Even climbing with professional climbers and guides the first time, I check all the anchors and offered each that I set for his inspection when they come up to a station I've built. I watch them belay and also call for attention to ask if I am keeping them slack or tight enough on lead.
Frankly, I am usually shocked at the nearly implicit trust people seem to give me on the 'first date.' Most first time partners have not checked my anchors or watched me belay at all. Maybe people are just afraid to give the appearance that they don't trust others and risk insult? Regardless, they largely didn't check me or were so subtle about it that I couldn't tell that they were even though I was watching to see if they would (in order to gauge how conservative they were). A few did check my knots and harness, but none really inspected my anchors or watched me belay. And I tie in and belay funny, with the rope fully wrapped on my brake-hand like an ice-climbing belay with a mitten. So you'd think people notice, but they don't seem to.

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By Buff Johnson
Jul 17, 2006
smiley face
The first part of your response, I get what you are saying -- a patterned behavior that trends toward having the belayer take the brake hand off of the rope.

I also see this as a problem if the person doesn't realize what they are doing and how a gri-gri is different in operation and how the cam works when lead-belaying, catching a lead fall, &/or offering a dynamic belay, and then translating the belay method to a conventional belay device. All of which, the person probably just only knows how to top-rope belay with a gri-gri.

The second part of your response, I understand what you are getting at with double checking equipment. But, I don't understand why you can't get a person on the same page as what you want for lead-belaying skills before you leave the deck? Why must you climb as if you are in a solo-ing situation? It still reads to me as if you say: yes, I probably know that you can't belay me, but we'll go ahead and climb anyway.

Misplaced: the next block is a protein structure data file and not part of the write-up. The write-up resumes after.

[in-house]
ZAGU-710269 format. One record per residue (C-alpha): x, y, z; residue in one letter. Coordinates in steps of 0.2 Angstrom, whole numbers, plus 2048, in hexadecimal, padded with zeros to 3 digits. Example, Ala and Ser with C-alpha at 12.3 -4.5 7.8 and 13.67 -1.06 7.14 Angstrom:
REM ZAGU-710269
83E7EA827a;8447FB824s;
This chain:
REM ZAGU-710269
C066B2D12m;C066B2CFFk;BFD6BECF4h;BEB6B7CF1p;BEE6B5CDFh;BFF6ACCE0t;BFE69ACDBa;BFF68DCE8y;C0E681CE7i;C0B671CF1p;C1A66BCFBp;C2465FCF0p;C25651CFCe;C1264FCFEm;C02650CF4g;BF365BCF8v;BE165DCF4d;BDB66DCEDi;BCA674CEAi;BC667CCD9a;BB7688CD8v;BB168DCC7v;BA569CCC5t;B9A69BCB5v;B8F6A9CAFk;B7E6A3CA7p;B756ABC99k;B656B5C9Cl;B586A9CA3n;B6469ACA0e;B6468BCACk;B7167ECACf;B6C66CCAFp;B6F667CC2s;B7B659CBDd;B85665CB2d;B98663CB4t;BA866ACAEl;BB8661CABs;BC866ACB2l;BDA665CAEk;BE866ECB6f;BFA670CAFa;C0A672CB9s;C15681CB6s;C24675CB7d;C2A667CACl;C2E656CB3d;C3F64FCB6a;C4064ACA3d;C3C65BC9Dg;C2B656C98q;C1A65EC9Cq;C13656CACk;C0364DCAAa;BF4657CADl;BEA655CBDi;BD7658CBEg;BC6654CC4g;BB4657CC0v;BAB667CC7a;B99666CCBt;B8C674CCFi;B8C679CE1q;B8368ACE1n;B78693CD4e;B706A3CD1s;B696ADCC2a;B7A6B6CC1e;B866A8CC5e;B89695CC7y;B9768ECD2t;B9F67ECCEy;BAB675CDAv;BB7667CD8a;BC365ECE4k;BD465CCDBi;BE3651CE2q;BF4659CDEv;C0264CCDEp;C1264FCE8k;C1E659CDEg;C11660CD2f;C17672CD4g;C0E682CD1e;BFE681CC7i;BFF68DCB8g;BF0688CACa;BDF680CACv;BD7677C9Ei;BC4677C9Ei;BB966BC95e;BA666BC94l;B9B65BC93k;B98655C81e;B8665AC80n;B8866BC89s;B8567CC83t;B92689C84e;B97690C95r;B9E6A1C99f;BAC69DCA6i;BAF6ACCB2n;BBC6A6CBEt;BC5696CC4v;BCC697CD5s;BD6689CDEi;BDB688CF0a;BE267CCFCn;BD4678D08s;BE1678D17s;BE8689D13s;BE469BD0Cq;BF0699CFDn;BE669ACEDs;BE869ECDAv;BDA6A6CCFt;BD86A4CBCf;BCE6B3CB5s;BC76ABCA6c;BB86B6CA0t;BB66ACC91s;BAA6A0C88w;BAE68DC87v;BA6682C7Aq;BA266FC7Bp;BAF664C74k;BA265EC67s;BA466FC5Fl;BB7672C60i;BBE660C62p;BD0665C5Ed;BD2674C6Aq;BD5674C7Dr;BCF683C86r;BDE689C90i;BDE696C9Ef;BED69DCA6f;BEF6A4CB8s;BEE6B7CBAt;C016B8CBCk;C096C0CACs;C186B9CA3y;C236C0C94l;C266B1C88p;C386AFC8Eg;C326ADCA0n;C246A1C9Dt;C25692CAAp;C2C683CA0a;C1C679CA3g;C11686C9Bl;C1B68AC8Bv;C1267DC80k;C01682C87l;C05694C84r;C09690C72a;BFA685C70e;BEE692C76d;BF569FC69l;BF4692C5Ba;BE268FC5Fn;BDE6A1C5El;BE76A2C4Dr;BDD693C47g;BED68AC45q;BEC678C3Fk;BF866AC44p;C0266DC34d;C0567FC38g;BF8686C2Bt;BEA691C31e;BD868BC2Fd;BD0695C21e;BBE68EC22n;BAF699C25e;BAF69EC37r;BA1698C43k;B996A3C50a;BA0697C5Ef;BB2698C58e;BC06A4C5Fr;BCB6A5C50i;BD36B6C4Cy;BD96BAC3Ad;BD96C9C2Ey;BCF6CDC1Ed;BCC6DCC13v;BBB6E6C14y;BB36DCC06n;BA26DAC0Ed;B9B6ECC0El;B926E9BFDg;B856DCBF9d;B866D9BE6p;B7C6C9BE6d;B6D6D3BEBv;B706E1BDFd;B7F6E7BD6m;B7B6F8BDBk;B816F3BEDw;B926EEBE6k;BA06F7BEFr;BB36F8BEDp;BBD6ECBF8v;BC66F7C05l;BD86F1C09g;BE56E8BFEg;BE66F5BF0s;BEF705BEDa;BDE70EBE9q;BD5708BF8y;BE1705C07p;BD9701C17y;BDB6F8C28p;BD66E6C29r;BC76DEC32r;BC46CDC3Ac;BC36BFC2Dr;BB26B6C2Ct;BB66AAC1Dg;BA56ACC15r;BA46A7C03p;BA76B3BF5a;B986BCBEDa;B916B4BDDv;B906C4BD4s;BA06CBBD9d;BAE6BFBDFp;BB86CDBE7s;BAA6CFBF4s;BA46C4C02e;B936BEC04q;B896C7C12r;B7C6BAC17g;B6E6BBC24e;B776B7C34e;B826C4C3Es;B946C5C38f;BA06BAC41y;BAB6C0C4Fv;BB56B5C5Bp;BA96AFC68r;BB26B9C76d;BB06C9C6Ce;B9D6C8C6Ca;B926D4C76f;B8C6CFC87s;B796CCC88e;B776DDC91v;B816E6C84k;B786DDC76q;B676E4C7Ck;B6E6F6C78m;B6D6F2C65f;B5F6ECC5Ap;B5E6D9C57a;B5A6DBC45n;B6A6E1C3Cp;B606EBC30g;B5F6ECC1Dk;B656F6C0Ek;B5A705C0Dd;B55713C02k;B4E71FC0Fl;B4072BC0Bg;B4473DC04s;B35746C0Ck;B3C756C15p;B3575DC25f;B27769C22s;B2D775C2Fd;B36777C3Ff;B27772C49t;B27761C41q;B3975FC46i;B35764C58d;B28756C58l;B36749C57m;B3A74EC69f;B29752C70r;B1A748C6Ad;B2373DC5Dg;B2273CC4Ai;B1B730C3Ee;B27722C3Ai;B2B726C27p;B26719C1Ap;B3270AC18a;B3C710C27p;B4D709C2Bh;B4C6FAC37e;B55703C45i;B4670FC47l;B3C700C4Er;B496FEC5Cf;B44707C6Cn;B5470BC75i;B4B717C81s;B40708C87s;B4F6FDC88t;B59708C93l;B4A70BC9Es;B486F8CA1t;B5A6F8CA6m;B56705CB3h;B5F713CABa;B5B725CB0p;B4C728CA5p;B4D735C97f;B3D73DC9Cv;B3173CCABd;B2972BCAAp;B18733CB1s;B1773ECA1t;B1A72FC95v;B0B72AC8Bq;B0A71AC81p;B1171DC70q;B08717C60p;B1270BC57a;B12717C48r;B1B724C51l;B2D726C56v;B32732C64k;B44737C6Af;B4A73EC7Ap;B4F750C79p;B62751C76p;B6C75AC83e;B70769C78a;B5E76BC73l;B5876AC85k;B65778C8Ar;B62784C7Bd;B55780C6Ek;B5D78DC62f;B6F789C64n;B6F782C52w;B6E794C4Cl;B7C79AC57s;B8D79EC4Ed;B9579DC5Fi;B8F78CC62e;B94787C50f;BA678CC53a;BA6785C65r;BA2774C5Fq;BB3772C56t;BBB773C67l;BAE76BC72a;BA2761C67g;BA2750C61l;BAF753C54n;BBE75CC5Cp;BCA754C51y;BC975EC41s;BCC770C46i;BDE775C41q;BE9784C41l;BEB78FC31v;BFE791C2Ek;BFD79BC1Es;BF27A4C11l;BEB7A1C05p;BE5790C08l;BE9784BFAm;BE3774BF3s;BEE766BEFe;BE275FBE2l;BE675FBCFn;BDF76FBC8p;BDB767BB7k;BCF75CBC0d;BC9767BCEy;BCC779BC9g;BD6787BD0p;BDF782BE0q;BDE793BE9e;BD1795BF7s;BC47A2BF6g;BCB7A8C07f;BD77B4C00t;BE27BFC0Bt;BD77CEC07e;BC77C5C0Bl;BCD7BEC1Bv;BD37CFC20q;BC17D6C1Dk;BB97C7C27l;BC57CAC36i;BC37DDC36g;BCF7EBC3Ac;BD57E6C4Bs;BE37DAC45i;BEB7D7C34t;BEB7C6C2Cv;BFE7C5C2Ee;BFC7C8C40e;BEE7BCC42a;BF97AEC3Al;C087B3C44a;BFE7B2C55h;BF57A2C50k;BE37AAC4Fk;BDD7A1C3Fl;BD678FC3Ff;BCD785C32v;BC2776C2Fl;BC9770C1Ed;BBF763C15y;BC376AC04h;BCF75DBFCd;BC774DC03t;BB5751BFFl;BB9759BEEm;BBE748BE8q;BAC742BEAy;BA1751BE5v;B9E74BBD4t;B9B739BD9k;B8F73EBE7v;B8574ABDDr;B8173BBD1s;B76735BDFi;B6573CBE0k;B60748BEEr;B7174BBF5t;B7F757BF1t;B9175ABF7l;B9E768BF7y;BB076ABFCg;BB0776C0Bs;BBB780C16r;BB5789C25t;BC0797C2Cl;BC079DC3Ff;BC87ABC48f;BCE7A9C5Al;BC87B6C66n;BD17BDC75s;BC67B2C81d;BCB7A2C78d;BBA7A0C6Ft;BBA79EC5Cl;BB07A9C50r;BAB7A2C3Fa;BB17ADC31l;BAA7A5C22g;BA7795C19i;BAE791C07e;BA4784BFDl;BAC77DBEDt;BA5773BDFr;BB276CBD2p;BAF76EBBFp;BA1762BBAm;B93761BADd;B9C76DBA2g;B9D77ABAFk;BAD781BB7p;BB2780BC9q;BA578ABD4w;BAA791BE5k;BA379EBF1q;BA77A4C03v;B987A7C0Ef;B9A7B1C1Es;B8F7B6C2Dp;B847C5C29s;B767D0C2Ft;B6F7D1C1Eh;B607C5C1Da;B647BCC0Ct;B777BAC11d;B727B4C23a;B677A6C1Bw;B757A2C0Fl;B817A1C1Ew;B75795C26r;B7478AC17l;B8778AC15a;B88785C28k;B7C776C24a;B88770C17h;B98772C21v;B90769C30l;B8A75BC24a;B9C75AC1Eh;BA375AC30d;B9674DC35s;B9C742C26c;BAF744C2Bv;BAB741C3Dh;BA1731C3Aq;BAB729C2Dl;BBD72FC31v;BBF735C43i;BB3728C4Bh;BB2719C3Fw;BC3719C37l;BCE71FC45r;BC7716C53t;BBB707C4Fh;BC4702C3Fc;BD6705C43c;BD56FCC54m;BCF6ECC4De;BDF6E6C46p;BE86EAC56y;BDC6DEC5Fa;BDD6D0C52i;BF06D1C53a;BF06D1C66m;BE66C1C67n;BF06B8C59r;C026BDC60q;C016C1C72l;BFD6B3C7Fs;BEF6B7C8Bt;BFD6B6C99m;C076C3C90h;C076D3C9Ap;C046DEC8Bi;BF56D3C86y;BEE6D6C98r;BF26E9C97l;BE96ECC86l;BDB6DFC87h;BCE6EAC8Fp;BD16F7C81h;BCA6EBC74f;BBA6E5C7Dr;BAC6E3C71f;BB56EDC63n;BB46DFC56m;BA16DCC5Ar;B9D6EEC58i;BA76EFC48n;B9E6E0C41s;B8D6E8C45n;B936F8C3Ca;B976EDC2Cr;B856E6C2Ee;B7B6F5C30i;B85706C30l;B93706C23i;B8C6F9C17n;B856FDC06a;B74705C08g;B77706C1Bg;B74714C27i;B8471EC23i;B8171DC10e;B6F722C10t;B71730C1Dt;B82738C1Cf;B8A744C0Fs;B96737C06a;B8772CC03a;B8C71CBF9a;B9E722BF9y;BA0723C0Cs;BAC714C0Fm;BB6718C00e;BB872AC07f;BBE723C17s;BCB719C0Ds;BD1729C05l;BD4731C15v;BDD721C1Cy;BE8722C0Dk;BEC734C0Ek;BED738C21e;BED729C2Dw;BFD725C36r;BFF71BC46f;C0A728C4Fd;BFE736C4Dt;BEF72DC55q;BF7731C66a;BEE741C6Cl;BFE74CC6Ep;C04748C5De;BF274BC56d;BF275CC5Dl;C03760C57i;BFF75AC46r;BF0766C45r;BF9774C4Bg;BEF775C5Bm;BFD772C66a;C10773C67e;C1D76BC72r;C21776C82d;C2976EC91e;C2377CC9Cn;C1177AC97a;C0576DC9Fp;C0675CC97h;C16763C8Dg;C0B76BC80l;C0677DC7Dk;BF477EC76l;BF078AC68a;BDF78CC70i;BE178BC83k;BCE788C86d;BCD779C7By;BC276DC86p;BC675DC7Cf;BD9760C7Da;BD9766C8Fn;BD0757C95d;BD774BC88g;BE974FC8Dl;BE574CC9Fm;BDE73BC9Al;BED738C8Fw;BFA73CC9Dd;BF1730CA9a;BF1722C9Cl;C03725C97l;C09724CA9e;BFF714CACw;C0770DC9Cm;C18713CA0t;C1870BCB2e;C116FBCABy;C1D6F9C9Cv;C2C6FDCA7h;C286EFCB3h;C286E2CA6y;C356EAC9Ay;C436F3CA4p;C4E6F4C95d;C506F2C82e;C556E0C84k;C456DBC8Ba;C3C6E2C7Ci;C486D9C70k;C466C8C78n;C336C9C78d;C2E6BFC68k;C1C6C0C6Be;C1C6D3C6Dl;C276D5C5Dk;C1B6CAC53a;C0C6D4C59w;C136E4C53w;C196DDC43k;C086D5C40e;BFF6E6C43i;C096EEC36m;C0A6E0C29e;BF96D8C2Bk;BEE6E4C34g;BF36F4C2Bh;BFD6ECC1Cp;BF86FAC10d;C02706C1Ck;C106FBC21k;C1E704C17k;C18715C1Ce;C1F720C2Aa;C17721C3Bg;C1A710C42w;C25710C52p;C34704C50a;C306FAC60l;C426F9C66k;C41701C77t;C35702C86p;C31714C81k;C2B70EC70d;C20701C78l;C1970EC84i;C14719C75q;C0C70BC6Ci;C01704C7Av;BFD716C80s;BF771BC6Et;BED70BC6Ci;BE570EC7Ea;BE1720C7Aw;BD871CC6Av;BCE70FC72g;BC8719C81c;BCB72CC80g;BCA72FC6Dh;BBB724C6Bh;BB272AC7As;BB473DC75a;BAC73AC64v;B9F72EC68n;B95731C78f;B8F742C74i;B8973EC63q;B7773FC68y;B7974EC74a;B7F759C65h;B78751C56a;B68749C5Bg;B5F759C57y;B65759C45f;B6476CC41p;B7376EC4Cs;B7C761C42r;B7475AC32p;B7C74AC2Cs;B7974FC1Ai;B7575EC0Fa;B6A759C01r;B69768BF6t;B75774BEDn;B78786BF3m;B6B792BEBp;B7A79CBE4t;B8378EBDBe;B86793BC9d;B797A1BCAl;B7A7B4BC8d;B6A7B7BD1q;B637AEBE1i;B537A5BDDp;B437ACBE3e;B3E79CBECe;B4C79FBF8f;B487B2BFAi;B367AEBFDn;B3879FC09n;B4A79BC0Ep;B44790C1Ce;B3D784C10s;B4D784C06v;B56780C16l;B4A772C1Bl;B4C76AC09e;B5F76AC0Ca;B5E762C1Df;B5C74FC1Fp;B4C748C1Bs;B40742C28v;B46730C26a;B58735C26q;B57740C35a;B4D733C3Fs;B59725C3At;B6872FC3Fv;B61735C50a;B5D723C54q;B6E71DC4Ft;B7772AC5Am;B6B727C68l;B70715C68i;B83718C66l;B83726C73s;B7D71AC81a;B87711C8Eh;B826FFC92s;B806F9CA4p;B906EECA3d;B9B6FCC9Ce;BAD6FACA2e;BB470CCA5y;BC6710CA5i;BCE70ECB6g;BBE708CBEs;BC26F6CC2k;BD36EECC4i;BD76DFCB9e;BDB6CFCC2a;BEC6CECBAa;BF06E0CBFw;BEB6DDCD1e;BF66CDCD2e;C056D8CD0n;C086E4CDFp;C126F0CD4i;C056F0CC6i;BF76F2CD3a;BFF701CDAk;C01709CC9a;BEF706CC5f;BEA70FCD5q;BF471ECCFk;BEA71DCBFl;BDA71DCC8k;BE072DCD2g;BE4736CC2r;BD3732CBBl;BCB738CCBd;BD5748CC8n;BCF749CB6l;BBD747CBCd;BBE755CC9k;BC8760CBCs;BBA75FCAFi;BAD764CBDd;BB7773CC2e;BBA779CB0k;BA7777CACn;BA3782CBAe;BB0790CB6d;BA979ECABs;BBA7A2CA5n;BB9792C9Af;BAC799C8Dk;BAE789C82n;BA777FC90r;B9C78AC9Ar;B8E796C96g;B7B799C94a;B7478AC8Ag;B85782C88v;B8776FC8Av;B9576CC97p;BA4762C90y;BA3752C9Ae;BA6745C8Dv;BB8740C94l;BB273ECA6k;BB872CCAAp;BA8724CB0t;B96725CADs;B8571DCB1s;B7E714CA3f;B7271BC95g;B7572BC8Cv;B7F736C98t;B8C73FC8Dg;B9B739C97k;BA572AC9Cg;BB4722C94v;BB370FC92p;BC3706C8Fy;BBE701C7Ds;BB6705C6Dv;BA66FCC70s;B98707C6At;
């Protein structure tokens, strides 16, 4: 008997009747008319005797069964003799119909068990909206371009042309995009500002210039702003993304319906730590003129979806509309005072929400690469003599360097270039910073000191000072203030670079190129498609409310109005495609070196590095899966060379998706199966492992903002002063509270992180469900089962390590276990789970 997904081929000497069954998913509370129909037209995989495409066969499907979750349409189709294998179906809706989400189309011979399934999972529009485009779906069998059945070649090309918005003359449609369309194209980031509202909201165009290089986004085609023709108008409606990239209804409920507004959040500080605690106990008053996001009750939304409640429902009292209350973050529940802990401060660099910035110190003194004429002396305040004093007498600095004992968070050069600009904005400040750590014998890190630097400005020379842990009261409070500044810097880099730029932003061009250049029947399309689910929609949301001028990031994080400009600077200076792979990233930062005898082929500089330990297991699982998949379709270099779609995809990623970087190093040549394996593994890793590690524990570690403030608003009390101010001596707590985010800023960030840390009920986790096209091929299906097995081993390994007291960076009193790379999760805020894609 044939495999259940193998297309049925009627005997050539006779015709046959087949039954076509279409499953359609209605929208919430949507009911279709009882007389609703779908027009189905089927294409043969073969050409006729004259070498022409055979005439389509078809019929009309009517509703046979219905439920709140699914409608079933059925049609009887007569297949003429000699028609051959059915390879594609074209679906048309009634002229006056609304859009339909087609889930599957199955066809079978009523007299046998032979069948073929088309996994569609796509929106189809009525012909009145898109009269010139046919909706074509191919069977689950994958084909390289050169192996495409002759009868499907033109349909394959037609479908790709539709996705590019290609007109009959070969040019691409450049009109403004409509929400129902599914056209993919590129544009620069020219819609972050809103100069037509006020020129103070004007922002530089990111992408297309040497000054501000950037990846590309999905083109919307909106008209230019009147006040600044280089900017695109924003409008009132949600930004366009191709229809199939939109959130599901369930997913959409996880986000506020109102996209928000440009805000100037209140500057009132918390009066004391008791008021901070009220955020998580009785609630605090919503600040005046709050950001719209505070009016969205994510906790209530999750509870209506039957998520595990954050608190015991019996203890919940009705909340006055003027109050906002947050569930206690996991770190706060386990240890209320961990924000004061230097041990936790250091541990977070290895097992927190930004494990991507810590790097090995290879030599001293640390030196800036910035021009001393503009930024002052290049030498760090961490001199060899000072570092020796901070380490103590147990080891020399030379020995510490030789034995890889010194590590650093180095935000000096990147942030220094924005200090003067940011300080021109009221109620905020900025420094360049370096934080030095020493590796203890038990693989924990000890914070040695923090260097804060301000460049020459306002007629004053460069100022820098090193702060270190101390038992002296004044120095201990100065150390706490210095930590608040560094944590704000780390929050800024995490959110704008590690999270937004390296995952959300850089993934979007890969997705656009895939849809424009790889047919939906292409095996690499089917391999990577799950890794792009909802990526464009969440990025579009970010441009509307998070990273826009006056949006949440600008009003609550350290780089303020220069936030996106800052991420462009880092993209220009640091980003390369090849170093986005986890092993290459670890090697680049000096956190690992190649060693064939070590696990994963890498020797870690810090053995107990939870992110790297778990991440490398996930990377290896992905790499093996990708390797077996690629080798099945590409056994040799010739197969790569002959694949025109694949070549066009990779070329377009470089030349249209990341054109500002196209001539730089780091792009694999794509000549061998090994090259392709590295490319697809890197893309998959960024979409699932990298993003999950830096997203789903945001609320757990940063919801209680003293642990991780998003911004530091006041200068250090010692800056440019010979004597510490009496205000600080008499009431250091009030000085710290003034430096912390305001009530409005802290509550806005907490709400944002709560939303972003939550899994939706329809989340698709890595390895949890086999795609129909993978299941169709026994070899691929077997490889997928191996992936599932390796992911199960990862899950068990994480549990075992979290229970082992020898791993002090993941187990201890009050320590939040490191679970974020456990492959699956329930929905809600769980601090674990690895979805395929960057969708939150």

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By Tony B
From Around Boulder, CO
Jul 17, 2006
Got Milk? How about forearm pump? Tony leads "Alan Nelson's Bulging Belly" (5.10, X) on the Lost and Found Flatiron. Belayer is Mark Ruocco. Photo by Bill Wright, 10/06.
You're close, but either still not quite understanding. Or perhaps just not agreeing with what I am saying, which is fine, that the CONSCIOUS mind has little to do with it. Reflexive responses have little to do with what a partner does or does not consciously know, they have to do with what a partner has done 10,000 times before and has become automatic. Same reason exclusive gri-gri folks have trouble belaying with an ATC is why I can't seem to pay slack out of a gri-gri fast enough. I'm not practiced at it.
I've been dropped twice. Both belayers had 20+ years experience and were 5.11 leaders in their own right. They both *KNEW* how to belay properly, they just didn't *DO* it. Both were gri-gri users. One squeezed the cam by putting the rope over it and then trying to hold the brake- essentially holding down the cam with the brake-end. It was a pretty freak accident because the rope was twisted the wrong way at the wrong time, but I got an express ride to the ground form about 30' up. She knows she should have let go or cleared the device, but in a fraction of a second, you just act reflexively- so then there I was eye-to-eye. This directly applies to my first point.

As for the second point, in my experience you can agree on anything on the ground and then on the climb the situation can change. That has happened to me and others. The worst of all people know what to do and when working things out demonstrate that they can do it, but then don't do it later. To that end, The second time I was dropped is applicable. The belayer never offered me a decent explanation, but I am pretty sure he took me completely off belay. The only things I remember clearly are before the impact- the fact that I let go with gear at my knees, that I physically bounced because I hit the ledge so hard, and that you hear a really weird sound (deep base) when your head hits the rock at that speed (8 meter free-fall to a ledge). It was 10 years ago and I'd hit my head so hard that the details were a little fuzzy then too. I ended up with a cracked heal, cracked ribs, concussion, bleeding out of my ears, etc.
I've since learned that that individual is a stoner and has been caught smoking pot while belaying. He also asked one of my friends if 'would be OK if he "baked" while belaying' the the leader on an R-rated 5.11. At least he asked, and the answer from my friend was NO, of course.

But overall, I've had many more good partners and belayers than bad, so I don't presume that my partners are unsafe. I presume that they ARE, but I climb like they are not until I watch for a while. "Trust, but verify." It is not the odds that motivate me, it's the consequences.

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By Chris Tolin
From Eldorado Springs
Jul 17, 2006
slight offshoot; by design, the Cinch is much harder to hold the cam in the open position than the groggy

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By Buff Johnson
Jul 18, 2006
smiley face